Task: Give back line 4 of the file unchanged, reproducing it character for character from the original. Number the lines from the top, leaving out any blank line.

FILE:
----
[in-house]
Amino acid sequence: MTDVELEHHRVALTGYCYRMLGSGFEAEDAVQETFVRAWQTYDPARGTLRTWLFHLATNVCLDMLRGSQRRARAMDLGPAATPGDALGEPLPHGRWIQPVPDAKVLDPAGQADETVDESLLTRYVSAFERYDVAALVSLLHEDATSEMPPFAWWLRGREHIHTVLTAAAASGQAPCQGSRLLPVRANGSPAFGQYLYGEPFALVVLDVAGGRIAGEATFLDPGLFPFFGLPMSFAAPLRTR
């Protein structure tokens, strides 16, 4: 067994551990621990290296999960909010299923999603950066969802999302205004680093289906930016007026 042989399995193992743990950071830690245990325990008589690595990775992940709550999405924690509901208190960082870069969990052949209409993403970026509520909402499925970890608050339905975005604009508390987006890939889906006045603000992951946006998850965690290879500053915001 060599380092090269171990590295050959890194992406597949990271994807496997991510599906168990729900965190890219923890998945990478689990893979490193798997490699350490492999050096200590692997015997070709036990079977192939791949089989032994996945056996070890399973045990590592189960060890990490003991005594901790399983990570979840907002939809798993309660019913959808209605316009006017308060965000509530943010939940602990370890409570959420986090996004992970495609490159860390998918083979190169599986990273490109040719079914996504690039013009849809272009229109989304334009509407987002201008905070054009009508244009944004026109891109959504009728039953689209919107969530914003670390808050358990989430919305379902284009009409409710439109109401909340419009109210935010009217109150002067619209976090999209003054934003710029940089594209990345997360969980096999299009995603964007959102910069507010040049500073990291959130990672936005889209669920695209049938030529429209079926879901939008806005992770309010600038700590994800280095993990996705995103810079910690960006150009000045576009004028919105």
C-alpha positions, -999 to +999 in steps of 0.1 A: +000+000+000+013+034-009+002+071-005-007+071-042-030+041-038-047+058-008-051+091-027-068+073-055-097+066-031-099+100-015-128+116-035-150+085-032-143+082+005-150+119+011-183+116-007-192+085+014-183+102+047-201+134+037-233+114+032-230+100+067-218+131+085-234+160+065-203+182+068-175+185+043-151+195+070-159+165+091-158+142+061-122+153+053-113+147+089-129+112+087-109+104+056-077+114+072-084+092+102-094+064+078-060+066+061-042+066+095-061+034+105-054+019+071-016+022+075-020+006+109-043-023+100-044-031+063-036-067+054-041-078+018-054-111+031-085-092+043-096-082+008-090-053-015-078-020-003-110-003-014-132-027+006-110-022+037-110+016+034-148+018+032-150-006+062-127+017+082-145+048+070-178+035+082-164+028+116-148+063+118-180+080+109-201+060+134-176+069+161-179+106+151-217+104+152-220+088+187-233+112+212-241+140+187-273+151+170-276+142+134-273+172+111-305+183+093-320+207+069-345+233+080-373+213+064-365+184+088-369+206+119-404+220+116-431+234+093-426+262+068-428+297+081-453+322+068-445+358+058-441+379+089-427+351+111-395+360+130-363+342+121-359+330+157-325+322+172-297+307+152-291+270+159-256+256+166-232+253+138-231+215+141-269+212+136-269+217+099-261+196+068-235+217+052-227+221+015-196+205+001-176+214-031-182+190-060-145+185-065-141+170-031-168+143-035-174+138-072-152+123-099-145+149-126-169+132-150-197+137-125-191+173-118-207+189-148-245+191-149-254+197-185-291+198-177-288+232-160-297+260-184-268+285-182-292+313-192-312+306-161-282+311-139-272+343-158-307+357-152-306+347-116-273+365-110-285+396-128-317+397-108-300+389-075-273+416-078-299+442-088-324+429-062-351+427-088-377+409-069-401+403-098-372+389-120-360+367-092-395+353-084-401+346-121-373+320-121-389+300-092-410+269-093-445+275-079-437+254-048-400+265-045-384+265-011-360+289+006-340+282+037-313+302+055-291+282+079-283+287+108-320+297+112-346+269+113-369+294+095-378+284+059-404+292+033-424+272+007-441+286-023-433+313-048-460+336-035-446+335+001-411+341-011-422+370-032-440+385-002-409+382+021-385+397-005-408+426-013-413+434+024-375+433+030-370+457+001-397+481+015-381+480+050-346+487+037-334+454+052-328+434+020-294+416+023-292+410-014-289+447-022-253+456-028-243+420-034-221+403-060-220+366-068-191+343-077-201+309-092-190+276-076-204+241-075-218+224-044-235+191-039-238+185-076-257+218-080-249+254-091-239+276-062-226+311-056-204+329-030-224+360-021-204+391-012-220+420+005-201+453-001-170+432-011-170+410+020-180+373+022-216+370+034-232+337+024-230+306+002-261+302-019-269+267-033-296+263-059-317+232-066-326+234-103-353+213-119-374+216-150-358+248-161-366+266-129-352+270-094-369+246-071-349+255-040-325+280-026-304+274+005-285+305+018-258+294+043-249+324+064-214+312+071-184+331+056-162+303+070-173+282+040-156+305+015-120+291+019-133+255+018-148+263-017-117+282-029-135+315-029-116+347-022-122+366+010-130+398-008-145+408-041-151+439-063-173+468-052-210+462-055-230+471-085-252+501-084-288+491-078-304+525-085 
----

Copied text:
C-alpha positions, -999 to +999 in steps of 0.1 A: +000+000+000+013+034-009+002+071-005-007+071-042-030+041-038-047+058-008-051+091-027-068+073-055-097+066-031-099+100-015-128+116-035-150+085-032-143+082+005-150+119+011-183+116-007-192+085+014-183+102+047-201+134+037-233+114+032-230+100+067-218+131+085-234+160+065-203+182+068-175+185+043-151+195+070-159+165+091-158+142+061-122+153+053-113+147+089-129+112+087-109+104+056-077+114+072-084+092+102-094+064+078-060+066+061-042+066+095-061+034+105-054+019+071-016+022+075-020+006+109-043-023+100-044-031+063-036-067+054-041-078+018-054-111+031-085-092+043-096-082+008-090-053-015-078-020-003-110-003-014-132-027+006-110-022+037-110+016+034-148+018+032-150-006+062-127+017+082-145+048+070-178+035+082-164+028+116-148+063+118-180+080+109-201+060+134-176+069+161-179+106+151-217+104+152-220+088+187-233+112+212-241+140+187-273+151+170-276+142+134-273+172+111-305+183+093-320+207+069-345+233+080-373+213+064-365+184+088-369+206+119-404+220+116-431+234+093-426+262+068-428+297+081-453+322+068-445+358+058-441+379+089-427+351+111-395+360+130-363+342+121-359+330+157-325+322+172-297+307+152-291+270+159-256+256+166-232+253+138-231+215+141-269+212+136-269+217+099-261+196+068-235+217+052-227+221+015-196+205+001-176+214-031-182+190-060-145+185-065-141+170-031-168+143-035-174+138-072-152+123-099-145+149-126-169+132-150-197+137-125-191+173-118-207+189-148-245+191-149-254+197-185-291+198-177-288+232-160-297+260-184-268+285-182-292+313-192-312+306-161-282+311-139-272+343-158-307+357-152-306+347-116-273+365-110-285+396-128-317+397-108-300+389-075-273+416-078-299+442-088-324+429-062-351+427-088-377+409-069-401+403-098-372+389-120-360+367-092-395+353-084-401+346-121-373+320-121-389+300-092-410+269-093-445+275-079-437+254-048-400+265-045-384+265-011-360+289+006-340+282+037-313+302+055-291+282+079-283+287+108-320+297+112-346+269+113-369+294+095-378+284+059-404+292+033-424+272+007-441+286-023-433+313-048-460+336-035-446+335+001-411+341-011-422+370-032-440+385-002-409+382+021-385+397-005-408+426-013-413+434+024-375+433+030-370+457+001-397+481+015-381+480+050-346+487+037-334+454+052-328+434+020-294+416+023-292+410-014-289+447-022-253+456-028-243+420-034-221+403-060-220+366-068-191+343-077-201+309-092-190+276-076-204+241-075-218+224-044-235+191-039-238+185-076-257+218-080-249+254-091-239+276-062-226+311-056-204+329-030-224+360-021-204+391-012-220+420+005-201+453-001-170+432-011-170+410+020-180+373+022-216+370+034-232+337+024-230+306+002-261+302-019-269+267-033-296+263-059-317+232-066-326+234-103-353+213-119-374+216-150-358+248-161-366+266-129-352+270-094-369+246-071-349+255-040-325+280-026-304+274+005-285+305+018-258+294+043-249+324+064-214+312+071-184+331+056-162+303+070-173+282+040-156+305+015-120+291+019-133+255+018-148+263-017-117+282-029-135+315-029-116+347-022-122+366+010-130+398-008-145+408-041-151+439-063-173+468-052-210+462-055-230+471-085-252+501-084-288+491-078-304+525-085 